Just a start: Hockeyville money just the beginning

David Archambeau/For the Gazette Fans take in a game during this spring’s Gibson Cup action at the Calumet Colosseum. The Colosseum was picked as Kraft Hockeyville USA this spring and has received $150,000 for arena upgrades.

CALUMET — With the Calumet Colosseum’s naming as the fourth Kraft Hockeyville USA at the end of March comes the quickly approaching preseason NHL game between the St. Louis Blues and the Detroit Red Wings in a game that will be played on Thursday, Sept. 26, and will also be televised on NBC Sports.

Before the game can be played, a lot of work went into Calumet’s bid. Calumet Hockey Association board member and media relations coordinator John Carroll discussed how planning went before the hockville win and now in preparation for the game, an event a few years in the making.

“I helped get some work done on the ice plant and helped get the new zamboni and the new boards and glass in over the last several years,” he said. “We tried to get the Hockeyville title about five years ago, when it first came out in the United States. I was heavily involved in that. This year, when we went for it again, I was involved in this year’s effort also.

“I was involved in trying to get the word out that we were trying to win this and we needed people to submit stories and photos so that we would get nominated. Once we got nominated, we were really involved in trying to get people to vote for the Colosseum and we were successful. We were pretty happy about that.”

The Colosseum entered Hockeyville in 2015, during its first year, but came up short. In the time that has passed, the rink has already gone through some improvements. Such investments, Carroll says, helped the Colosseum bring home first place in March.

“I think timing has a lot to do with it” said Carroll “When we first tried to win, we realized that we were on their radar, that they were aware of us and that they knew about us,” he said. “From the first time we tried until this year, we were able to put in new boards and glass and I think that’s one of the things that helped us this time (and) made it more viable for us to host that NHL game.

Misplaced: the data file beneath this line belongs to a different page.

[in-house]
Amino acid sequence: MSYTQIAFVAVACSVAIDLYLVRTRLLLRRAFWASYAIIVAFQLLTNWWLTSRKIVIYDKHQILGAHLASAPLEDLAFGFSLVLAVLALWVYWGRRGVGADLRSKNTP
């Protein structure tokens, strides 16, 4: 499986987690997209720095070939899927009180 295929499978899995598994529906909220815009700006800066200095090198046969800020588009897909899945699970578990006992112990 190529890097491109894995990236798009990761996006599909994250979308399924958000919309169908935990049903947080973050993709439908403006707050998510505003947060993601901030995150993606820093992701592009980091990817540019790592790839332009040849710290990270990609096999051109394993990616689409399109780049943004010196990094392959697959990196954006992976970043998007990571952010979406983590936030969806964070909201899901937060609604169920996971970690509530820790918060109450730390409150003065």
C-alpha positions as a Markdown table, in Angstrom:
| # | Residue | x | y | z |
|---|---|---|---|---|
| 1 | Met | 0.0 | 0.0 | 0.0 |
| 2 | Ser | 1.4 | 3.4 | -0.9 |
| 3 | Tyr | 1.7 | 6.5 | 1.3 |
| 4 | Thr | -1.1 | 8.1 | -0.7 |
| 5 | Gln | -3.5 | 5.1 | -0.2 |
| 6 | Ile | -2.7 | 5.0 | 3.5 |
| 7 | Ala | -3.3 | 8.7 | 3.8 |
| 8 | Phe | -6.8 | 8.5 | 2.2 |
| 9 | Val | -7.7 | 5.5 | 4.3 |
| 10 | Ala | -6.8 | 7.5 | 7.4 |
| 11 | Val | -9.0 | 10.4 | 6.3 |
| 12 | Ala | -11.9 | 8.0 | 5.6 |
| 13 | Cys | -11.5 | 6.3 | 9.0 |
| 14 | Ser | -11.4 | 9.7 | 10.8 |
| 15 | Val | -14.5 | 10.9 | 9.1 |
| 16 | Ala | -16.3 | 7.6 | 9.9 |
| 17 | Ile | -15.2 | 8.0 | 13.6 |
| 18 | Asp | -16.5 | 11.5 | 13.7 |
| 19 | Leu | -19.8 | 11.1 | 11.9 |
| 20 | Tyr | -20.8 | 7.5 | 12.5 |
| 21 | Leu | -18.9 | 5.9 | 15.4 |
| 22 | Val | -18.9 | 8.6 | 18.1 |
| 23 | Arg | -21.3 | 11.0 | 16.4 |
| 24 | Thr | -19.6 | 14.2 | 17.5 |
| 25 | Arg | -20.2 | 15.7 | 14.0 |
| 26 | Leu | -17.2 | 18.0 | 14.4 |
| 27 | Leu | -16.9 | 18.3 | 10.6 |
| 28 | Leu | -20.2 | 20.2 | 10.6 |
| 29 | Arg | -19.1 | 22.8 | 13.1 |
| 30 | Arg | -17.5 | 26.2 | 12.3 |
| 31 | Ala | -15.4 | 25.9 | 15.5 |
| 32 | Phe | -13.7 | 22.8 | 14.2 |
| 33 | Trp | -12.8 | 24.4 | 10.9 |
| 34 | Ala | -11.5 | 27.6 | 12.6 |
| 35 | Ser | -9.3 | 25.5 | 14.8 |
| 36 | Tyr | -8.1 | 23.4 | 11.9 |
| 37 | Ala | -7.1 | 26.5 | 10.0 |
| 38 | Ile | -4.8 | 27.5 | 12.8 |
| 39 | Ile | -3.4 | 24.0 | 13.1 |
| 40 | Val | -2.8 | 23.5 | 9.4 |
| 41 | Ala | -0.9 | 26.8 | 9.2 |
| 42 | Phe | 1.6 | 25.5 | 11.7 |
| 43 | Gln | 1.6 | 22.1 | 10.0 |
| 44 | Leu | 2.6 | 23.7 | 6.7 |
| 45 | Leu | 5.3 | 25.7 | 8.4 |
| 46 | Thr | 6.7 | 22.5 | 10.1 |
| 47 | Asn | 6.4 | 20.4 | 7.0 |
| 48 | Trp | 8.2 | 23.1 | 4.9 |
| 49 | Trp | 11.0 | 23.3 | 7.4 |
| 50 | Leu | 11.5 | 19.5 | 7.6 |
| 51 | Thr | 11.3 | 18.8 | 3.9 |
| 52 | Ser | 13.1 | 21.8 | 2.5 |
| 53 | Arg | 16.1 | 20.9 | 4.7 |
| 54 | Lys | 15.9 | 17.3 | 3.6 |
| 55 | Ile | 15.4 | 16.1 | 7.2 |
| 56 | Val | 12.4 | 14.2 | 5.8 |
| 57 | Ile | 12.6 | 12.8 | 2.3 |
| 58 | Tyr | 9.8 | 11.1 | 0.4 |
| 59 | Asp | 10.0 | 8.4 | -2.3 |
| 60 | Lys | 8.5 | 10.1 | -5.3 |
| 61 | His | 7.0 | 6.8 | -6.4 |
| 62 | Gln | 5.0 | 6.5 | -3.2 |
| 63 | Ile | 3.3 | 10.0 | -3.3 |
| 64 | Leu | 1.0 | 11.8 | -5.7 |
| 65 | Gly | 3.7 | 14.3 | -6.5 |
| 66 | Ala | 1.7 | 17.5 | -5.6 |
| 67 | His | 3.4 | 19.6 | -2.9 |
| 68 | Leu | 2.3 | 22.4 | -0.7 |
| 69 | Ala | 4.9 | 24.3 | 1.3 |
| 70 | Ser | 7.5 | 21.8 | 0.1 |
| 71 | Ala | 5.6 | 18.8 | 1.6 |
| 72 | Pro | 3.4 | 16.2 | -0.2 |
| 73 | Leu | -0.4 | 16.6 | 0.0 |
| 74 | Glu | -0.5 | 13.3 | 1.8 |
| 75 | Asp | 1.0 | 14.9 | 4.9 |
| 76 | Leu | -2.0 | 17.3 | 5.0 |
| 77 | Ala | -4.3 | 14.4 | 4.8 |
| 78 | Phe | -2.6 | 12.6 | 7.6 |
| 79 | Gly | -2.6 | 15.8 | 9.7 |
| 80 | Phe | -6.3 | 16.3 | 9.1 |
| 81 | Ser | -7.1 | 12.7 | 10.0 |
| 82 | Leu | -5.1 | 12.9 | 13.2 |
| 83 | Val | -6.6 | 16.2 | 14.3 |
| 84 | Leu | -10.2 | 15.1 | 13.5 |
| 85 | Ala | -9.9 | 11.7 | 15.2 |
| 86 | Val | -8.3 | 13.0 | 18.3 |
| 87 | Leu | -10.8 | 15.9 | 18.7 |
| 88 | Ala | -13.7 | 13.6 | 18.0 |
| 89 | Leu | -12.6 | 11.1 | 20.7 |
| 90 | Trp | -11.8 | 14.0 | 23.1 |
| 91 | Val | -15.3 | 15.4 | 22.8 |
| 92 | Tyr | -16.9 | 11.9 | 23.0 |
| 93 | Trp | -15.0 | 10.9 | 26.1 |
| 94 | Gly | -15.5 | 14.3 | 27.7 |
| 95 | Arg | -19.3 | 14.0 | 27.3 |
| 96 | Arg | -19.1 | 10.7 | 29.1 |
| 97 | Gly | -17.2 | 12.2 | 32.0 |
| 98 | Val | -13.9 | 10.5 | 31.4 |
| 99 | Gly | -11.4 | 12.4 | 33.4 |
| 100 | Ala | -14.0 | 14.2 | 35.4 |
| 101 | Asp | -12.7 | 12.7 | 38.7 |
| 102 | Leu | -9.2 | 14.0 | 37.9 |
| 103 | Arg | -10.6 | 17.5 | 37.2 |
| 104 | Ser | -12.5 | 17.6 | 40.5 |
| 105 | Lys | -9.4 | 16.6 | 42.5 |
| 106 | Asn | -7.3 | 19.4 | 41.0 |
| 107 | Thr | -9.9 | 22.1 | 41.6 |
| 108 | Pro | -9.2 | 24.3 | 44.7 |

“A few years ago, the old boards and glass were really worn out. They were in rough shape. I think part of it too they recognized that the community got together and helped ourselves. I think there are a lot of rinks out there that may have relied really heavily on winning Hockeyville to do improvements.”

None of this would have been possible without the help from past and present Copper Country community members.

“One of the nice things about our community is that when we have needs, the community was able to get together and take care of a lot of those needs ourselves,” Carroll said. “I think that’s something they look for. They want to see a community that’s involved in the rink and raising money on their own and being successful doing that.”

Planning is underway for a week full of fun leading up to the early fall game. Tickets for the main event will be free and will be offered on a lottery system.

“We’re planning a lot of the activities the week before the game itself,” Carroll said. “That has us really busy. As a committee, we meet every week and we’re in communication every week and are in communication with the NHL, the players association and the other partners almost daily. (We just met) to iron out details and put together events that we would like to have planned for that week.